“This book is the story of E. Max Trummer and his Wife, Noema, who pushed the frontiers of the third angel’s message into the highlands of Colombia. Traveling by foot or boat, or more commonly by muleback, Trummer saw the work grow over a span of decades, Sometimes jailed, sometimes beaten by political and religious zealots, he persevered until a strong church program was established. This Book is a message of triumphant faith. ”
Historical Dictionary of Seventh-day Adventists, Land
“Although at least one Seventh-day Adventist minister and several literature evangelists had entered Colombia previously, E. Max Trummer held the first public meetings in the country in 1921. He became superintendent of the Colombia Mission when it organized the following year and formed a church in Bogota in 1923. A second church organized at Barranquilla in 1924. After division into four missions in 1925, the denomination in Colombia became part of the Colombia-Venezuela Union Mission. As of 2003 the Colombian Union Conference, established as a separate organization in 1989, was part of the Inter-American Division, with 841 churches and a membership of about 197 000. In addition to 10 secondary schools, the Union Conference operated Columbia Adventist University and five clinics and dispensaries.”
1906, 1907 Miss Rosa Trummer, Medical Missionary at Madison, Wisconsin
1908, Bethel, Wisconsin
1910, Emma Trummer, Church School Teacher, Almond, Wisconsin
1908, E. Max Trummer, Field Missionary Agent for the Wyoming Conference at College View, Nebraska
1910, Maximo Trummer, General Missionary Agent, Casilla 481, Buenos Ayres, Argentina, South America. Listed as a Licentiate
1911, Maximo Trummer, Florida, F. C. C. A., Buenos Aires, Argentina, South America. Officer of the South American Union Conference. Field Agent for the Union Book Depository. Member of the Executive Committee of the Argentine Conference, Member of the board for the Buenos Aires Publishing House.
1912 General Conference, General Missionary Agent, same address. Missionary Licentiate. Member of the Argentine Conference Executive Committee; On the BAPH Board.
1913, General Conference, General Missionary Agent, same address. Member of the YOUNG PEOPLE’S MISSIONARY VOLUNTEER DEPARTMENT. Member of the South American Union Conference executive committee; a Missionary Licentiate; on the BAPH Board.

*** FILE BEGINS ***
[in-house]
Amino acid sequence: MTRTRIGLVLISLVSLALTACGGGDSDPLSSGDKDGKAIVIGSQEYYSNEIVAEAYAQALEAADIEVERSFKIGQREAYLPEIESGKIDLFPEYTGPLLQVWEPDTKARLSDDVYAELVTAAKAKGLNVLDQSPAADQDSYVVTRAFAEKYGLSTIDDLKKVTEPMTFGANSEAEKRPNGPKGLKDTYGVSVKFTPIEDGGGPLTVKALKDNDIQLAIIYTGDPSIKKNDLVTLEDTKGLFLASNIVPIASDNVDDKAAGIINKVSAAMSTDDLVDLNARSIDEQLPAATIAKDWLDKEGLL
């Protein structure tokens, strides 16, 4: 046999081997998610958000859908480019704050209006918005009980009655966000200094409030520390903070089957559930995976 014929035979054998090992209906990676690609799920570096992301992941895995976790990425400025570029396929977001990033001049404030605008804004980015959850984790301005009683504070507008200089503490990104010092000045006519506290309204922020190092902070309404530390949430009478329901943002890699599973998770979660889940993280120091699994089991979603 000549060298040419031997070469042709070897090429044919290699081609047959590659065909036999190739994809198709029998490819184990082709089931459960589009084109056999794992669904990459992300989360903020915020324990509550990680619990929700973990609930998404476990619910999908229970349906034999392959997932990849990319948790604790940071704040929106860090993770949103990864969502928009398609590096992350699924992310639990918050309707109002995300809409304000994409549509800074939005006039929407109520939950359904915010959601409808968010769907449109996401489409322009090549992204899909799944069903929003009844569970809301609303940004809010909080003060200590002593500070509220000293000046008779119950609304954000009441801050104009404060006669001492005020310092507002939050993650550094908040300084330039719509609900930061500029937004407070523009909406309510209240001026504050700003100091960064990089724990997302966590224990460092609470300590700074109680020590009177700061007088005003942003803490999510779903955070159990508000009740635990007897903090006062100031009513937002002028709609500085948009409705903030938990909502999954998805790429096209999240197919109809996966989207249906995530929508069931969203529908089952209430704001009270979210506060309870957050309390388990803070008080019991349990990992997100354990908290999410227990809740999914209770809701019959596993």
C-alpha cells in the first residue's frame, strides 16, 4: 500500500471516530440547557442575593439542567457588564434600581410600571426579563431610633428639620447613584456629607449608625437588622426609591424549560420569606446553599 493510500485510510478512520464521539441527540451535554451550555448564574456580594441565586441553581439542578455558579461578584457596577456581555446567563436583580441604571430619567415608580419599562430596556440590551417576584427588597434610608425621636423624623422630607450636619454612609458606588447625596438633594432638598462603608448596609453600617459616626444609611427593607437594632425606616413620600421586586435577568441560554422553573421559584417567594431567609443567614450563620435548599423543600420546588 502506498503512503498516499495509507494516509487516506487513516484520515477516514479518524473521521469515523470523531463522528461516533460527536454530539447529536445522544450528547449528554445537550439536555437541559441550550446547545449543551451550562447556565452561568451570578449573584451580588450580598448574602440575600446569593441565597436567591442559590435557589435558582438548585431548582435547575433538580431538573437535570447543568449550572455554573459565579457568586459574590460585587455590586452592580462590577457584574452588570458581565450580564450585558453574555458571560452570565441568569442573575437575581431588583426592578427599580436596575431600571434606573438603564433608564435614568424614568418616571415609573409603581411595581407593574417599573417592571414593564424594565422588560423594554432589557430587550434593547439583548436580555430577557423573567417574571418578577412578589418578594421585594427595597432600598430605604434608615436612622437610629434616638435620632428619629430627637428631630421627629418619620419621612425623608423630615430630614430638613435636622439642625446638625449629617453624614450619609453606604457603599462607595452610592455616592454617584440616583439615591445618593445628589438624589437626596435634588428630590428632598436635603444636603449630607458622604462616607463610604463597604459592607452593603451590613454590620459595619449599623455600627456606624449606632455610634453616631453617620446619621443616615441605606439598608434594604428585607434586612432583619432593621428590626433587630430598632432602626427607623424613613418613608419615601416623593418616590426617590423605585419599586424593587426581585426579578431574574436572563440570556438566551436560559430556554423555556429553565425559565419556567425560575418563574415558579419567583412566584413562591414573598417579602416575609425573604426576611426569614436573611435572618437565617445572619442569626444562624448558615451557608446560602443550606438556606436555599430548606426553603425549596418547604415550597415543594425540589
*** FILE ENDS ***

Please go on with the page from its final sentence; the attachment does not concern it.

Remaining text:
1914, General Conference, General Missionary Agent, same address. Member of the YOUNG PEOPLE’S MISSIONARY VOLUNTEER DEPARTMENT. Member of the South American Union Conference executive committee; South American Union Young People’s Department Secretary; a Missionary Licentiate; Member of the Argentine Conference Executive Committee.
1915, General Conference, General Missionary Agent, same address. Member of the YOUNG PEOPLE’S MISSIONARY VOLUNTEER DEPARTMENT with address as Takoma Park Station, Washington, D.C.; Member of the South American Union Conference executive committee; Union Field Agent for the Union Publishing House; South American Union Young People’s Department Secretary; Licentiate.
1920, President of the West Caribbean Conference, address, Drawer M, Crist6bal, Canal Zone, Panama. Minister.
1921, President of the West Caribbean Conference, address, Drawer M, Crist6bal, Canal Zone, Panama. Minister.
1922, President of the West Caribbean Conference, address, Drawer M, Crist6bal, Canal Zone, Panama. Minister. Mrs. E.M. Trummer; Missionary Licentiate.
CENTRAL AMERICAN MISSIONS
The West Caribbean Conference
“The year 1921 has brought several steps of advance to our field, particularly in the line of institutions, for which we are very grateful. During our twelfth conference session held in Colon, early in the year, plans were laid to open a training school in the Canal Zone. Prior to this we had seen the government officials relative to securing a suitable site for an educational center, resulting in the leasing of nine buildings and forty-nine acres of land for a nominal sum, annually. April 5 the West Caribbean training school was opened in Las Cascadas, in a healthful location and overlooking the world-famous Panama Canal, with an enrolment of thirty young people. As the youth of our constituency have meager income we are endeavoring to make the industrial feature a prominent one. Tropical farming, carpentry, and broom-making have been chosen to enable the boys to partly work their way toward an education.
“To the eight church schools already held in different parts of the main land, as well as on several islands, it is hoped that several more may be added soon. It is also our aim to conduct a ten-week teachers’ normal session during the new school year with the view of strengthening our church schools to be real mission centers.
“The work in Nicaragua has received a remarkable impetus through the medical work done by Doctors Brayshaw and Nelson. Their efficient hospital service in Bluefields has made a very favorable impression for the cause of truth. A new effort is being made to circulate our literature among the Spanish-speaking people in the western section of this republic.
“In San Jose, Costa Rica, mission work has been done during the entire year. A rest home has also been provided in this beautiful mountain city with the intent that our workers’ families may secure1 necessary recuperative vacation near by.
“Colombia, the last one of the South American republics to see the message permanently started, has finally been put upon our map of missions. Last July the Colombia Mission was opened in Bogota, the capital, in rented quarters. A church was organized and we are indeed glad for this encouraging beginning. Several colporteurs from the States have come recently to lead out in this important work to give the message in this Latin field. Already we have two native colporteurs in sight, and we trust soon to have many believers among Colombia’s six millions of gospel-needy people. ”
Adventist Archives: Yearbook